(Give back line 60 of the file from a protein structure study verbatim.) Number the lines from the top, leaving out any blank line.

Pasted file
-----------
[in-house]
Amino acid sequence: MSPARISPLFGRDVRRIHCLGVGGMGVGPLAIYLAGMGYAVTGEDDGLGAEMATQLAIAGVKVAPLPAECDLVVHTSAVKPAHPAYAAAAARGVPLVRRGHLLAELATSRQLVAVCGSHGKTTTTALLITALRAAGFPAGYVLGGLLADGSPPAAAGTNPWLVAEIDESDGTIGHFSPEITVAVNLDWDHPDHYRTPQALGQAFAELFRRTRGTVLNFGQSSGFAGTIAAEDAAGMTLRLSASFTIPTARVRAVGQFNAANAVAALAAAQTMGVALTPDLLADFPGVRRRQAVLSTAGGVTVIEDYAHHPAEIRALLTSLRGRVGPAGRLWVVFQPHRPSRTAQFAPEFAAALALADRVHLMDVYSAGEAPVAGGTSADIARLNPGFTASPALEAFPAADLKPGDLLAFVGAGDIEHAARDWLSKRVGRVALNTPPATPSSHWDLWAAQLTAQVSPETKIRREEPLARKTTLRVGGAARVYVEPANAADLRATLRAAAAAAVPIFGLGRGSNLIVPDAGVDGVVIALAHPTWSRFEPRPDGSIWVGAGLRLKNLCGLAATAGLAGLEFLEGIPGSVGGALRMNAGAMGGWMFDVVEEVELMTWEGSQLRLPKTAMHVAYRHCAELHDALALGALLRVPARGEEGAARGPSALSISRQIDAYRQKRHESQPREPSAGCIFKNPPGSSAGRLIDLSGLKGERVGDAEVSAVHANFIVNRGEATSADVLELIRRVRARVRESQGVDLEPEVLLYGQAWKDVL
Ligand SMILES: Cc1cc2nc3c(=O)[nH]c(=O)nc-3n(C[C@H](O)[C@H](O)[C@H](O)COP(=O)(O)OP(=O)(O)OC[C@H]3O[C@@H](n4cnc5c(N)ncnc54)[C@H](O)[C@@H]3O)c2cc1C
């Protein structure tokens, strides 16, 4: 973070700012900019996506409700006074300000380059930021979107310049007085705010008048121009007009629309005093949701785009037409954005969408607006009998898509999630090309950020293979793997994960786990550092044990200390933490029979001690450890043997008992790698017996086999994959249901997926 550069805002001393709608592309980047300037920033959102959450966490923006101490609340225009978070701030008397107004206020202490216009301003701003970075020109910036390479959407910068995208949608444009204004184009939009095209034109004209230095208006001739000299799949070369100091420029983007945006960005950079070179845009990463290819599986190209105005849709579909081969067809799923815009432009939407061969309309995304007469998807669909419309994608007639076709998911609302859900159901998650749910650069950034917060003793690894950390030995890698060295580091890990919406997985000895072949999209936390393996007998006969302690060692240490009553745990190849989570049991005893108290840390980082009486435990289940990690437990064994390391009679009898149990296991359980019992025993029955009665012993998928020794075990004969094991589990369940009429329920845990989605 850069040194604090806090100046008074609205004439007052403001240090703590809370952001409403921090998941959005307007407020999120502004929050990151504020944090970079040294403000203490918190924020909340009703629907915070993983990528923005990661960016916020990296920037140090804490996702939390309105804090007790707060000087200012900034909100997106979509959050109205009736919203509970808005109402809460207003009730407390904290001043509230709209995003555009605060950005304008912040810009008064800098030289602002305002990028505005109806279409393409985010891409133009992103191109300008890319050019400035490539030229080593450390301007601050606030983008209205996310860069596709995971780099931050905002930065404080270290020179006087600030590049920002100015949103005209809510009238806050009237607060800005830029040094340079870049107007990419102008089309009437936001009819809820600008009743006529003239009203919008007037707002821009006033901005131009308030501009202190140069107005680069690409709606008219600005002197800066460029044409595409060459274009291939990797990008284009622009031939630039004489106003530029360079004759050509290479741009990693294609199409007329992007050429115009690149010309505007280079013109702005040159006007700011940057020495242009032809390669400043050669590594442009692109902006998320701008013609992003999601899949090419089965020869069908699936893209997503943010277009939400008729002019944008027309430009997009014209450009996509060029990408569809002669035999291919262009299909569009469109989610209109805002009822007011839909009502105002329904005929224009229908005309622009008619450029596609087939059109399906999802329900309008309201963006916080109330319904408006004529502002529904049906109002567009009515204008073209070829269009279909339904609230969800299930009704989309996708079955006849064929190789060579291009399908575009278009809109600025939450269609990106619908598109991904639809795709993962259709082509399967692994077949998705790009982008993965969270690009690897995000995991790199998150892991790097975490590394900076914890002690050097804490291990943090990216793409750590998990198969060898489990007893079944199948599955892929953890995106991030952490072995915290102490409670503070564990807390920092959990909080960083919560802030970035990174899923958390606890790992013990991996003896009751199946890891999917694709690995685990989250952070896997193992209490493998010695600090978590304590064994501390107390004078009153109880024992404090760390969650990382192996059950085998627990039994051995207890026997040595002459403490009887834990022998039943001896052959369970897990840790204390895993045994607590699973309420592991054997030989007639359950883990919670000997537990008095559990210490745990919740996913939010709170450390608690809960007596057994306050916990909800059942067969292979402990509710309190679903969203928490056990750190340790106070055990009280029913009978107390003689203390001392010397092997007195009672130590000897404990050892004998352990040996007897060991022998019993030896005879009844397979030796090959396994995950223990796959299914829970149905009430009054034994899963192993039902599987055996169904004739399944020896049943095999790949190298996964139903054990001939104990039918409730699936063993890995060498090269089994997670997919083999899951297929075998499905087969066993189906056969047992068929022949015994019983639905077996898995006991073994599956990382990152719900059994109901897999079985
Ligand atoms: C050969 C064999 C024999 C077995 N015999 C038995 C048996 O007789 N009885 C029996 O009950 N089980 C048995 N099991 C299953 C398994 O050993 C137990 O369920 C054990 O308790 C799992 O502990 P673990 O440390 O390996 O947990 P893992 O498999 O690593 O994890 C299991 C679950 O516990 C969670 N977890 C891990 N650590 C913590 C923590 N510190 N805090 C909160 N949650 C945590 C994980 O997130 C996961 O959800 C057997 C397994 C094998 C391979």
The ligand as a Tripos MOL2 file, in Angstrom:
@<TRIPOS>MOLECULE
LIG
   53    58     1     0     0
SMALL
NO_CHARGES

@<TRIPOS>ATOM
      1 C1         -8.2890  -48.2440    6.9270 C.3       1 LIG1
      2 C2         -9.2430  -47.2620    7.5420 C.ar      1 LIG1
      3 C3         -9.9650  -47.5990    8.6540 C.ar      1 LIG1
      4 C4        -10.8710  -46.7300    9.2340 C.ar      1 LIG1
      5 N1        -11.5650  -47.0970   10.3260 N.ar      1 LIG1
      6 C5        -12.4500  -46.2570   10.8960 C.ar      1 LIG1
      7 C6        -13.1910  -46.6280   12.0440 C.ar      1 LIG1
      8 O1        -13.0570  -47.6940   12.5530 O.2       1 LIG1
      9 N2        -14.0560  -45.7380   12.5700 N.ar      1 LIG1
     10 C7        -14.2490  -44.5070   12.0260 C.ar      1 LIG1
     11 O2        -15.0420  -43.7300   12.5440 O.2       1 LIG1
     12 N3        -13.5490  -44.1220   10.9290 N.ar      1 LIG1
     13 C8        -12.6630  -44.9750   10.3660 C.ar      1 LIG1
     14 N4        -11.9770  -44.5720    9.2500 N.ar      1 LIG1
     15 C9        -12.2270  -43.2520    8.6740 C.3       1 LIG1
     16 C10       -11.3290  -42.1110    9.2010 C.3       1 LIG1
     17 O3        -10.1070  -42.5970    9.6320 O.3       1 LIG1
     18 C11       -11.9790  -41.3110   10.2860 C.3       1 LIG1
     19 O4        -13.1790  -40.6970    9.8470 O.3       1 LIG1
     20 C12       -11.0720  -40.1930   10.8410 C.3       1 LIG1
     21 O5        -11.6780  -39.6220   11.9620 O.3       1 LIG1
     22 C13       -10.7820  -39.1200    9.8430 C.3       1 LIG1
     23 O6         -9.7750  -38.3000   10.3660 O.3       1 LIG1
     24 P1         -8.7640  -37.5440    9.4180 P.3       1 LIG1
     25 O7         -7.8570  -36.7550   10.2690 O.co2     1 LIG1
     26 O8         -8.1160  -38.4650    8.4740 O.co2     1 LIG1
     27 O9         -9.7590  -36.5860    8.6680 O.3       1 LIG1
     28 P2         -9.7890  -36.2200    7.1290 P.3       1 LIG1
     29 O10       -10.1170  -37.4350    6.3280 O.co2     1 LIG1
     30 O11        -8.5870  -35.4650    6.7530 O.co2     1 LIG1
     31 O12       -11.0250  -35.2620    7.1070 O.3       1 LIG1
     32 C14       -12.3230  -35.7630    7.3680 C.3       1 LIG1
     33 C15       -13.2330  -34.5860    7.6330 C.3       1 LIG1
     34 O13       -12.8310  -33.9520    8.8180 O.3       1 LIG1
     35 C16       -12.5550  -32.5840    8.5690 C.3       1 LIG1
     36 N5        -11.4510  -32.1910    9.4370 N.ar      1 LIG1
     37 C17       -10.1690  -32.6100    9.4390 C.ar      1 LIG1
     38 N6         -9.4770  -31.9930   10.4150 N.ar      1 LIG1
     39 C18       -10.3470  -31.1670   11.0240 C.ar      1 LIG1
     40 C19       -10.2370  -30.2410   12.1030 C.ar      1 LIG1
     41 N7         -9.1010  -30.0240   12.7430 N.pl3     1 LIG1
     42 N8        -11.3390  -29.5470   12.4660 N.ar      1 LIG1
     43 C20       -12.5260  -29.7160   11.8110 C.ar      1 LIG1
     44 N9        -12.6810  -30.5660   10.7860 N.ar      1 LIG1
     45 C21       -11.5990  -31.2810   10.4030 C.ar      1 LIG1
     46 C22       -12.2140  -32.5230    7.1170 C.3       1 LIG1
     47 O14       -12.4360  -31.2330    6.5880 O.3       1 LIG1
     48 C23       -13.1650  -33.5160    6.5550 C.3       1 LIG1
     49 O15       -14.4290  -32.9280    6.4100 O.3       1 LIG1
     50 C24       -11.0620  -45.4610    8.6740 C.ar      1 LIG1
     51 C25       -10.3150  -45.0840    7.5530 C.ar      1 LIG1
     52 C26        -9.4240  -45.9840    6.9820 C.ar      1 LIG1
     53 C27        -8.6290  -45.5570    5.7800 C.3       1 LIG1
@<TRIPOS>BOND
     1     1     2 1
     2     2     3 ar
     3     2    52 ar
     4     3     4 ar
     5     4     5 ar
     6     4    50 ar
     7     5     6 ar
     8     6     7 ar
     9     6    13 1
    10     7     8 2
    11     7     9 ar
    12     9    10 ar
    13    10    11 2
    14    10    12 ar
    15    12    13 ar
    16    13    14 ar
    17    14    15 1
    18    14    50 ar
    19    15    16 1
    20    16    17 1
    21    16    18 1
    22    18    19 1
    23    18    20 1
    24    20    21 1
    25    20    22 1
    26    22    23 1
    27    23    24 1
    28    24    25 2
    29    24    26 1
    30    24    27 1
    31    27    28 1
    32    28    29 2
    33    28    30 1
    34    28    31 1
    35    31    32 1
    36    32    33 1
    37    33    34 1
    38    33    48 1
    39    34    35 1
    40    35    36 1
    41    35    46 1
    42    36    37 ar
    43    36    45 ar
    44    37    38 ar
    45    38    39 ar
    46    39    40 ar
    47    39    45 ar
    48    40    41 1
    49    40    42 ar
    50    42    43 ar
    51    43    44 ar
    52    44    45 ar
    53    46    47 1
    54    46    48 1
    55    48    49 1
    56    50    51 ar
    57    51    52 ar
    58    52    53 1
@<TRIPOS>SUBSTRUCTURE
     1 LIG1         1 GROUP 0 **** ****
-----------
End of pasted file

     48 C23       -13.1650  -33.5160    6.5550 C.3       1 LIG1